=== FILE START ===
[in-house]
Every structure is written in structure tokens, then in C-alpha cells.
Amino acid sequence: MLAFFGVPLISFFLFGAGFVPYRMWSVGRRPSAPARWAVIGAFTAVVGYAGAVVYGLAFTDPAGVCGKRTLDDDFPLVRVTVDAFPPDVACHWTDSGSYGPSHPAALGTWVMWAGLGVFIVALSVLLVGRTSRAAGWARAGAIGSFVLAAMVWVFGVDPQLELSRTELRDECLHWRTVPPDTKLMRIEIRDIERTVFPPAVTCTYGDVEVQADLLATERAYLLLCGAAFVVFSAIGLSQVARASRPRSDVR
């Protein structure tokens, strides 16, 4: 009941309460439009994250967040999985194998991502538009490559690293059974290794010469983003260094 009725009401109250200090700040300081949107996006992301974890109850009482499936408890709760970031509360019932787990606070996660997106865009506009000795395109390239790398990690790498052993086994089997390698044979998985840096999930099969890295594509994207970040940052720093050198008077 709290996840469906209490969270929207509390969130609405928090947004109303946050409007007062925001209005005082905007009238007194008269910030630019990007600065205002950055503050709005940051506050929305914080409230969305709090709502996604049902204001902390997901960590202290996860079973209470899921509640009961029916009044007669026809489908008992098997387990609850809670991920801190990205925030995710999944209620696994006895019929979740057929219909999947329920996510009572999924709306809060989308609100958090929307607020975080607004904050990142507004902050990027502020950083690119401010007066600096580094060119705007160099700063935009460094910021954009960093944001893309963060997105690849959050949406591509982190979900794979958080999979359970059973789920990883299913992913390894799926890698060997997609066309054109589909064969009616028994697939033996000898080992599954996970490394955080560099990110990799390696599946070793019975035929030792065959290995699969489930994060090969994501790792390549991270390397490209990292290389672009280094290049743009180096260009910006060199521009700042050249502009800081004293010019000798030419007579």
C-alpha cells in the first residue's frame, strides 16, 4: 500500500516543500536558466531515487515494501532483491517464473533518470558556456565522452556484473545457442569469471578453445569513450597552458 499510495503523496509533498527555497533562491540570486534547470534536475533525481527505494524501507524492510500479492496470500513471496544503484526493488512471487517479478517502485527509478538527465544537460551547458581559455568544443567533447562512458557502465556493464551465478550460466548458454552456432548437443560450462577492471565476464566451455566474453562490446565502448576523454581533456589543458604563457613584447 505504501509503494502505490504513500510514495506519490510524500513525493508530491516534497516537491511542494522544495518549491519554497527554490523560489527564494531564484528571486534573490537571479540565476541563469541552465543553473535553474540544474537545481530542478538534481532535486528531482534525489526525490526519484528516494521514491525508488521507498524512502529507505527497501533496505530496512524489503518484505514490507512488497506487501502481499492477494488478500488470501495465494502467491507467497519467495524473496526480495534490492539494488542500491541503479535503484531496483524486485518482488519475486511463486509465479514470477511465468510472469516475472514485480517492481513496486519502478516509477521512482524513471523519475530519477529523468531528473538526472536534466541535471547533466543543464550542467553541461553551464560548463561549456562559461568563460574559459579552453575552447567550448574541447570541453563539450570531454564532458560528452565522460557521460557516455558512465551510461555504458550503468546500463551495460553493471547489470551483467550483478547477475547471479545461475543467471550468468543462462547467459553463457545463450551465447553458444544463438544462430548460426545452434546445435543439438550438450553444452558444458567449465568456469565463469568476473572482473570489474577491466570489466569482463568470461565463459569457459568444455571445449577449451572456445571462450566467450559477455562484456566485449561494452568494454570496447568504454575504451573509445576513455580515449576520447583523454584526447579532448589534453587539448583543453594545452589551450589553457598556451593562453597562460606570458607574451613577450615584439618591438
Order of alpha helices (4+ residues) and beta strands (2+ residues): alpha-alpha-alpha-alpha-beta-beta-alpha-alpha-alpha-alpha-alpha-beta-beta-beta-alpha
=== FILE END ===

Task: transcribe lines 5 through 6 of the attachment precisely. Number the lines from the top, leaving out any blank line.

C-alpha cells in the first residue's frame, strides 16, 4: 500500500516543500536558466531515487515494501532483491517464473533518470558556456565522452556484473545457442569469471578453445569513450597552458 499510495503523496509533498527555497533562491540570486534547470534536475533525481527505494524501507524492510500479492496470500513471496544503484526493488512471487517479478517502485527509478538527465544537460551547458581559455568544443567533447562512458557502465556493464551465478550460466548458454552456432548437443560450462577492471565476464566451455566474453562490446565502448576523454581533456589543458604563457613584447 505504501509503494502505490504513500510514495506519490510524500513525493508530491516534497516537491511542494522544495518549491519554497527554490523560489527564494531564484528571486534573490537571479540565476541563469541552465543553473535553474540544474537545481530542478538534481532535486528531482534525489526525490526519484528516494521514491525508488521507498524512502529507505527497501533496505530496512524489503518484505514490507512488497506487501502481499492477494488478500488470501495465494502467491507467497519467495524473496526480495534490492539494488542500491541503479535503484531496483524486485518482488519475486511463486509465479514470477511465468510472469516475472514485480517492481513496486519502478516509477521512482524513471523519475530519477529523468531528473538526472536534466541535471547533466543543464550542467553541461553551464560548463561549456562559461568563460574559459579552453575552447567550448574541447570541453563539450570531454564532458560528452565522460557521460557516455558512465551510461555504458550503468546500463551495460553493471547489470551483467550483478547477475547471479545461475543467471550468468543462462547467459553463457545463450551465447553458444544463438544462430548460426545452434546445435543439438550438450553444452558444458567449465568456469565463469568476473572482473570489474577491466570489466569482463568470461565463459569457459568444455571445449577449451572456445571462450566467450559477455562484456566485449561494452568494454570496447568504454575504451573509445576513455580515449576520447583523454584526447579532448589534453587539448583543453594545452589551450589553457598556451593562453597562460606570458607574451613577450615584439618591438
Order of alpha helices (4+ residues) and beta strands (2+ residues): alpha-alpha-alpha-alpha-beta-beta-alpha-alpha-alpha-alpha-alpha-beta-beta-beta-alpha